This article was originally published by The Irish Examiner.
By Pádraig Hoare
Protections for mortgage holders will dramatically diminish if the sales of non-performing loans to so-called “vulture funds” continues, campaigners have claimed.
Members of the Free Legal Advice Centres (FLAC) and the Irish Mortgage Holders Organisation (IMHO) were appearing before the Oireachtas Finance Committee, where they voiced support for the proposed No Consent, No Sale bill, which would prevent banks from selling customers’ home loans without borrower approval.
The bill has been vigorously opposed by banks as well as the Central Bank and Department of Finance, who say it would provide no extra protection for customers but would have unintended consequences such as driving up interest rates for all.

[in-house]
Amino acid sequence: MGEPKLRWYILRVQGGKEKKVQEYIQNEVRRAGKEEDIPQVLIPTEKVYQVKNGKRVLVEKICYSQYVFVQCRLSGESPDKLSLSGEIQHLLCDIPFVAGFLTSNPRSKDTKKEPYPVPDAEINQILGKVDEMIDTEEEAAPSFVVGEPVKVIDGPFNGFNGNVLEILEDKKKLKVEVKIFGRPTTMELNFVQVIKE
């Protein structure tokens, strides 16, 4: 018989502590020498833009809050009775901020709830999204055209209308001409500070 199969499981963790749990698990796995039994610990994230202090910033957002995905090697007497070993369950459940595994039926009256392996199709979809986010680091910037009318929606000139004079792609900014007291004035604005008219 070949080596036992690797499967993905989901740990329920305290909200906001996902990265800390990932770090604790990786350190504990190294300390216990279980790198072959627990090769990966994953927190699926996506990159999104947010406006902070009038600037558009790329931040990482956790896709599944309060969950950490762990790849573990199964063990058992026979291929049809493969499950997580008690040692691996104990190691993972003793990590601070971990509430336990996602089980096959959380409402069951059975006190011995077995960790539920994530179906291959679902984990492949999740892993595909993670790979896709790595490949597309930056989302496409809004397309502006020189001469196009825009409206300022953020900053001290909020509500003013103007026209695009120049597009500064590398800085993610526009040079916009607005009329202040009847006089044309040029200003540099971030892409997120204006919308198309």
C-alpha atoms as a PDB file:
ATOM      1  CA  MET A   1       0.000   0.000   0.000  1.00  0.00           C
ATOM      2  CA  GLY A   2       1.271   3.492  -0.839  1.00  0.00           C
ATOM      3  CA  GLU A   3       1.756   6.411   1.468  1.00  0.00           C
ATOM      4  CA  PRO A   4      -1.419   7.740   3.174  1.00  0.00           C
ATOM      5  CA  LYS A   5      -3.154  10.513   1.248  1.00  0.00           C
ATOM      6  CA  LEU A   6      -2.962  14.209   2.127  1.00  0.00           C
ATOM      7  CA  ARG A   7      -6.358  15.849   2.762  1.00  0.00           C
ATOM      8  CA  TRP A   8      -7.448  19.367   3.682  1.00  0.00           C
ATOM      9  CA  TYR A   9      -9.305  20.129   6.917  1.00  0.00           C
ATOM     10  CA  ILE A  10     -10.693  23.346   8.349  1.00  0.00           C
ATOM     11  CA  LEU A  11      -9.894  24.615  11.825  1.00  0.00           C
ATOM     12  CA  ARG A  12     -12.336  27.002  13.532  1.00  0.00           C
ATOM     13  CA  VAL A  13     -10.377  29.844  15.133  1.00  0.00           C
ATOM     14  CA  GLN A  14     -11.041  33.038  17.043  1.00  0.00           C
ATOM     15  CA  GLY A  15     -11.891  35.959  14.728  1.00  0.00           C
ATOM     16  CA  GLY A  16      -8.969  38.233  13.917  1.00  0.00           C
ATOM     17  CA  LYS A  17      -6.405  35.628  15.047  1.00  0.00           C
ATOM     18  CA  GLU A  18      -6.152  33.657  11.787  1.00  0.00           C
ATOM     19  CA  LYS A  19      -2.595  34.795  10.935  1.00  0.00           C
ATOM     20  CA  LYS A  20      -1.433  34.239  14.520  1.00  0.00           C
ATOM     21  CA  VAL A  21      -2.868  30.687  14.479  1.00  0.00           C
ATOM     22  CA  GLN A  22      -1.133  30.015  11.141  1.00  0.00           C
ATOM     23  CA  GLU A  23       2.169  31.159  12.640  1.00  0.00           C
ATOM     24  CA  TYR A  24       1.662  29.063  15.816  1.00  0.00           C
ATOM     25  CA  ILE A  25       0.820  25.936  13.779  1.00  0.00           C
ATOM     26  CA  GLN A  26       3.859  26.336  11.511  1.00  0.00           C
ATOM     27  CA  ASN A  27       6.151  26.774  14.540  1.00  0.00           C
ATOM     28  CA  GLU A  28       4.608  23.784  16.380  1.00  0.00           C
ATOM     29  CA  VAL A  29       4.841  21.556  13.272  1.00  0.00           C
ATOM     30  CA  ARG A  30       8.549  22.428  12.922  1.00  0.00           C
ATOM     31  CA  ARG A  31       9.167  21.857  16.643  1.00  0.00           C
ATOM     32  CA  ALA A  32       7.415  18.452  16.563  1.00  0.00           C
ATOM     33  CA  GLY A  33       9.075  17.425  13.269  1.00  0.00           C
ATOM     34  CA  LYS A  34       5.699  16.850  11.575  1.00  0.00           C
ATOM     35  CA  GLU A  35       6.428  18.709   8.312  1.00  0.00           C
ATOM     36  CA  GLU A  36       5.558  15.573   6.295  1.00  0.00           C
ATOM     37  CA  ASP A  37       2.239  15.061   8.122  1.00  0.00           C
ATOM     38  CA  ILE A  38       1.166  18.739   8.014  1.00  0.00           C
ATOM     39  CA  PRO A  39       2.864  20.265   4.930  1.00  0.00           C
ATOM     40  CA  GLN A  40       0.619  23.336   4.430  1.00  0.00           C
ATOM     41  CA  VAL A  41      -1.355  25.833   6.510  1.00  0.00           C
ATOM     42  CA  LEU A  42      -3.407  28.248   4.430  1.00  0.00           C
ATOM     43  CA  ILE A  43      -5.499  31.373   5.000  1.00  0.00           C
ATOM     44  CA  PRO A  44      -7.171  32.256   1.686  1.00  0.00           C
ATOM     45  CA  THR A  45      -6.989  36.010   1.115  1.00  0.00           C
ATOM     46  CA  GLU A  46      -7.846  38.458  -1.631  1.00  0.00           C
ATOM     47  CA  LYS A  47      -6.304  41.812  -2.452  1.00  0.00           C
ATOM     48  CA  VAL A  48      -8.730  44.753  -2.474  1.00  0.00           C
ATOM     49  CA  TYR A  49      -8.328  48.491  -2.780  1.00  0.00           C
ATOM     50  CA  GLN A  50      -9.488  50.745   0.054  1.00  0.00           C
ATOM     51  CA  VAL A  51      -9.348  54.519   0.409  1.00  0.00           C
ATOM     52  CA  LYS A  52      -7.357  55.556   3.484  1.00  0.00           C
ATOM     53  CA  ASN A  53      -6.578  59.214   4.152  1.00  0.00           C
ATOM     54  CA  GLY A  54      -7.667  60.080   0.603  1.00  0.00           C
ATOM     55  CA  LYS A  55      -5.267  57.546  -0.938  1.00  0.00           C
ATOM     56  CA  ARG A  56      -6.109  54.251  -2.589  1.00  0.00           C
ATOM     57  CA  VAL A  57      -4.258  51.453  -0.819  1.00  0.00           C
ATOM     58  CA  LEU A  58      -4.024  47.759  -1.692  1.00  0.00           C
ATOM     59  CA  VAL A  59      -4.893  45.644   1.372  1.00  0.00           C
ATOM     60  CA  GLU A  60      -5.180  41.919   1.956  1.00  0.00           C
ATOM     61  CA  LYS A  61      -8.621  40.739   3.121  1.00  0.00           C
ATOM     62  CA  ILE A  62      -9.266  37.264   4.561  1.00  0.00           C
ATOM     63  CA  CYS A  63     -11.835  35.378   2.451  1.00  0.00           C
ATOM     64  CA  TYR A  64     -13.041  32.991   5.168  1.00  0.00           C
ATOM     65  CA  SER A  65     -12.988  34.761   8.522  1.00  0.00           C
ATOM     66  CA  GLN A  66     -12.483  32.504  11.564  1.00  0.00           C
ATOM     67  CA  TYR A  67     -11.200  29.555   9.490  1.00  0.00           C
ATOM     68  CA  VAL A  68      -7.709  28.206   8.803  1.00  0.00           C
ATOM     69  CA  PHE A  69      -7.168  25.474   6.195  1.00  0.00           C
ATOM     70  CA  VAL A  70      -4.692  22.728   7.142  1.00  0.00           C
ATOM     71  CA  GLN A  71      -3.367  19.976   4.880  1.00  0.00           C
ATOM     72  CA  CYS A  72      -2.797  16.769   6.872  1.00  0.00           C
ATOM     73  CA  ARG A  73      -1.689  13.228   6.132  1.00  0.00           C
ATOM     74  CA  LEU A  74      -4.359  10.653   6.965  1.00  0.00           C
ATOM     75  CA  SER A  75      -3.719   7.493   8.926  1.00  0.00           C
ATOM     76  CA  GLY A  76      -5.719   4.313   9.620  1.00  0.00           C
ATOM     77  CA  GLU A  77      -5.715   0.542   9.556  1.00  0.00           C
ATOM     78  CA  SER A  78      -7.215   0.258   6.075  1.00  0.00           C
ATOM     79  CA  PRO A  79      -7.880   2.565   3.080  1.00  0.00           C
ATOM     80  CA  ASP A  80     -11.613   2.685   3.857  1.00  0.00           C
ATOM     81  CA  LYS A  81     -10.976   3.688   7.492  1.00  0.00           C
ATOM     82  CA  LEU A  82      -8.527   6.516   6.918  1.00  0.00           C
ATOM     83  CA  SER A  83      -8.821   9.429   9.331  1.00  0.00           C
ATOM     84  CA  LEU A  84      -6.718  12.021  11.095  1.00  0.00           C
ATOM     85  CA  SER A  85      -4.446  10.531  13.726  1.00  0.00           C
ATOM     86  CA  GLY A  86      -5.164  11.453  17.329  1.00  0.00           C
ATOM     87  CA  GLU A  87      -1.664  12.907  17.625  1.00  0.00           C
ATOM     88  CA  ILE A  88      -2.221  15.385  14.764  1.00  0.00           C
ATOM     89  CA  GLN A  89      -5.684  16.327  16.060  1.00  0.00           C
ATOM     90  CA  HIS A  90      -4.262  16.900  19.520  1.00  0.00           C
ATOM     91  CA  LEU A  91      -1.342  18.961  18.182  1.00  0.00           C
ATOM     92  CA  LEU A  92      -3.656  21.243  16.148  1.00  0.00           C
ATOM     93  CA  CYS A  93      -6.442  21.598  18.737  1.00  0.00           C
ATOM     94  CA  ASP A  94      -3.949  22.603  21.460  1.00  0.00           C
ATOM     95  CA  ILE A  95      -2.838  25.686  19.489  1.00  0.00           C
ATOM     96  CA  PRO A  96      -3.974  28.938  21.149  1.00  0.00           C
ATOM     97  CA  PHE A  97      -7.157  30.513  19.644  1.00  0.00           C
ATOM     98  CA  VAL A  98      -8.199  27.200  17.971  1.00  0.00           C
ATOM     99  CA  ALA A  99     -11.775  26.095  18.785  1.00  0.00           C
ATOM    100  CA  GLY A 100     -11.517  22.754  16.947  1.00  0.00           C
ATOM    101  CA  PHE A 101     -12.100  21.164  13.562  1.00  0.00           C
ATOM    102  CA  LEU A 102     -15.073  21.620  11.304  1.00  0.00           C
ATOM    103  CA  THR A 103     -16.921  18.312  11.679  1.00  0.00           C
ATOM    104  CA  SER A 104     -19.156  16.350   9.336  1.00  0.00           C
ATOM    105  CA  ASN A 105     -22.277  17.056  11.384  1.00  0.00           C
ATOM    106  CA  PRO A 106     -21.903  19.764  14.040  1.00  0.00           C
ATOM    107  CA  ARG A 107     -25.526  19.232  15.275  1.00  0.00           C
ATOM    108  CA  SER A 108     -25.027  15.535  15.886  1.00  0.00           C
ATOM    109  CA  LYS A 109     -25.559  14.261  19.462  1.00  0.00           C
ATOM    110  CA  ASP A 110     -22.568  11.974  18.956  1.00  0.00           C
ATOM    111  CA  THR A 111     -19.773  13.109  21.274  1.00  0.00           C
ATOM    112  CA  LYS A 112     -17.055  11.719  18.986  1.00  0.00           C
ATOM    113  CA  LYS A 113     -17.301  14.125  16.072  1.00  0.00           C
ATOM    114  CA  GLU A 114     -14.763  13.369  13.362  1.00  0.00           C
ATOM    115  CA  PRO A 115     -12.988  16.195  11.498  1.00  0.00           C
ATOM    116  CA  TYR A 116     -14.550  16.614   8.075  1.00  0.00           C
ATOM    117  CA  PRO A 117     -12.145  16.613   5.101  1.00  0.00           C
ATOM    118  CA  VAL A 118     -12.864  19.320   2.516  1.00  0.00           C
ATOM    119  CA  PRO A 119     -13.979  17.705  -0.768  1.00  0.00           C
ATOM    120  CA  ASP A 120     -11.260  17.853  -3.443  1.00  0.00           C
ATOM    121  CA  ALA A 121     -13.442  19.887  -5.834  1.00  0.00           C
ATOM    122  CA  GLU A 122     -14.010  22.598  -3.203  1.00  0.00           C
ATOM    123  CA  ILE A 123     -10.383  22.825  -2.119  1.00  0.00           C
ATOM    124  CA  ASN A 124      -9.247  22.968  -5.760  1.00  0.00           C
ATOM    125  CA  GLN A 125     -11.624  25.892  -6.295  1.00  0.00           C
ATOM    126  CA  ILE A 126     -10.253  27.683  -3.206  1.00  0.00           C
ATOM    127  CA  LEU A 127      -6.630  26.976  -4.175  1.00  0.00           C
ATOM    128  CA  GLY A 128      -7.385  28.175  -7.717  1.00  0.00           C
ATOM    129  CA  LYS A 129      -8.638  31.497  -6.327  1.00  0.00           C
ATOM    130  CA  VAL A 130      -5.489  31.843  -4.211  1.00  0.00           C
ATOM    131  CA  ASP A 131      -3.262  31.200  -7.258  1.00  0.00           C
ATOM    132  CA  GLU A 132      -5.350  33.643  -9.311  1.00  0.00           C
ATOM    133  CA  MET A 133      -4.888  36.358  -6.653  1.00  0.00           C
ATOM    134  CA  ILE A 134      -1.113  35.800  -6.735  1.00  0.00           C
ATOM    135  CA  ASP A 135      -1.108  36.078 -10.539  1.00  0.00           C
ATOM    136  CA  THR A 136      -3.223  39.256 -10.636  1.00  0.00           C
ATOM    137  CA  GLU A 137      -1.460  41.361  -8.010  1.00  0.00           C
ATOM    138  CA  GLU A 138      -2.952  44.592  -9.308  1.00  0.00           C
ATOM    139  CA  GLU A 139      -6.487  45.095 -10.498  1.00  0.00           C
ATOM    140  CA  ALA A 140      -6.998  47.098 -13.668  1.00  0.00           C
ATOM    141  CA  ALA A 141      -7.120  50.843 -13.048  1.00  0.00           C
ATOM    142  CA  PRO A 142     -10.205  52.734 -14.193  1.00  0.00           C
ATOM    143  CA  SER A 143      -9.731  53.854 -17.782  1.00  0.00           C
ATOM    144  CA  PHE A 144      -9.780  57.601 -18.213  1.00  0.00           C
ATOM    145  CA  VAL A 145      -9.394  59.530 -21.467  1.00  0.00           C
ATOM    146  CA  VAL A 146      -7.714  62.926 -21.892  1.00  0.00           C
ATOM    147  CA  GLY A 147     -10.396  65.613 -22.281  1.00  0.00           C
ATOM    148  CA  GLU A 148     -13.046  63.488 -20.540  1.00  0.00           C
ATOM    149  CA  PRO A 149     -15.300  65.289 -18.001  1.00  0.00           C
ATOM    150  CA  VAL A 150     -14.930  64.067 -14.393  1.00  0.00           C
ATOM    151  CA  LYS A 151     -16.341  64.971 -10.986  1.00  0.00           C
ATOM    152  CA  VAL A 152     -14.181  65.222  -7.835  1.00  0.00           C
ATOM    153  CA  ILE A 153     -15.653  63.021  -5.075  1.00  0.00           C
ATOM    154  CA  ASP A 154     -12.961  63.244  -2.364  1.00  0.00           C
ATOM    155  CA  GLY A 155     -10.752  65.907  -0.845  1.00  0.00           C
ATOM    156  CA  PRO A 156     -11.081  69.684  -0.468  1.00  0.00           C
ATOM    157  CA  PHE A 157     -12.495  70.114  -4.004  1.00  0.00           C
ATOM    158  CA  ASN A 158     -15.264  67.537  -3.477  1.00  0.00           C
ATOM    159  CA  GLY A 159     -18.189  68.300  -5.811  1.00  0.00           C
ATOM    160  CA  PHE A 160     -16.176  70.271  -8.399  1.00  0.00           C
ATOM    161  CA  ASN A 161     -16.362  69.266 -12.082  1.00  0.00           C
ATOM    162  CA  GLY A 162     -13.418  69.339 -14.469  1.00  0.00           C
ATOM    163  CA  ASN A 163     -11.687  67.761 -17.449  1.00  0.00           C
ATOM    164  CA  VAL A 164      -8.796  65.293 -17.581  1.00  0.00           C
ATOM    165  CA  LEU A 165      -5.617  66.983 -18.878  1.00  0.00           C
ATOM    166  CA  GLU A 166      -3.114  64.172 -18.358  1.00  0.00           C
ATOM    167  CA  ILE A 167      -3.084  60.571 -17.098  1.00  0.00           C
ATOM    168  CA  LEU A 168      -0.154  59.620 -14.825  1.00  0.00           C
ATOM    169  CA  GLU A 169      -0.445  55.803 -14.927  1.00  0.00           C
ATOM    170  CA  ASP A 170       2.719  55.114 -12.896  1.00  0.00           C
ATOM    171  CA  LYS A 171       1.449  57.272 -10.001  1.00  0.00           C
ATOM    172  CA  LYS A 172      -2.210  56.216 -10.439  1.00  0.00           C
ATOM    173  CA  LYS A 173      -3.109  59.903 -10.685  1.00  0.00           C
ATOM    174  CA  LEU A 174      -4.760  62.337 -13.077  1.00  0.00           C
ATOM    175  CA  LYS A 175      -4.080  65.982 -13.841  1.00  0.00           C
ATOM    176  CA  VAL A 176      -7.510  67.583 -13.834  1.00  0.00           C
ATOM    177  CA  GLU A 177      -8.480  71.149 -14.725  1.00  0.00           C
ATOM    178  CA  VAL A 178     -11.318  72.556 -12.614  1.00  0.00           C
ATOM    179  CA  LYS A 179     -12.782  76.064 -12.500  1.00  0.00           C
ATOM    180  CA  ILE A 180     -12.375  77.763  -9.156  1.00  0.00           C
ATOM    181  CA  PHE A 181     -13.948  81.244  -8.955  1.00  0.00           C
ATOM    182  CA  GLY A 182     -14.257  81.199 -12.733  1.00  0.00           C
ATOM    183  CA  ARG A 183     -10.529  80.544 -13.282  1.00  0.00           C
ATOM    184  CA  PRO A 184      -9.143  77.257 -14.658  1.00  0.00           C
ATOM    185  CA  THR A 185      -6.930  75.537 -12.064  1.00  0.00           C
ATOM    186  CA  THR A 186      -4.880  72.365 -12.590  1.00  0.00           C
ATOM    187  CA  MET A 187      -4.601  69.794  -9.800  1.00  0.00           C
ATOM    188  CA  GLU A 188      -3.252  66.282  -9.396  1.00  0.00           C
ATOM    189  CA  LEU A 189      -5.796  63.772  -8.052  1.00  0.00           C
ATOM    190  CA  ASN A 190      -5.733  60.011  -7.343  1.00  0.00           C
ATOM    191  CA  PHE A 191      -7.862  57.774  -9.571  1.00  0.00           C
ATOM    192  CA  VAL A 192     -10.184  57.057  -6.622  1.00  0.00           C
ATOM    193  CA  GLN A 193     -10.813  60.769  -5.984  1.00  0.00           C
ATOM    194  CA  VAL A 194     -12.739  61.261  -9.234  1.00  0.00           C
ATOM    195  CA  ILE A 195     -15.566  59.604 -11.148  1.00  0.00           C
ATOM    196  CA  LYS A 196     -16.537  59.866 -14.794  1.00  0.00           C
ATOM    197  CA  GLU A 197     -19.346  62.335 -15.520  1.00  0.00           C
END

The bill, which was proposed by Sinn Féin finance spokesman Pearse Doherty, was approved in the Dáil by TDs and is now under further consideration.
FLAC chief executive Eilis Barry said the blurred definition of a non-performing loan had contributed to banks selling customer loans to vulture funds even if they had approved restructuring in place with banks.
“The latest Central Bank figures suggest that there are currently 111,504 restructures of primary dwelling home mortgages in place…86% are classified by the bank as meeting the terms of the arrangement.
“Are these considered non-performing loans or not?
A key question, however, is why loans with such long-term restructure arrangements in place would be sold on in the first place,” Ms Barry said.
Legal protections also had to be enhanced for consumers whose loans have already been sold to funds, Ms Barry said.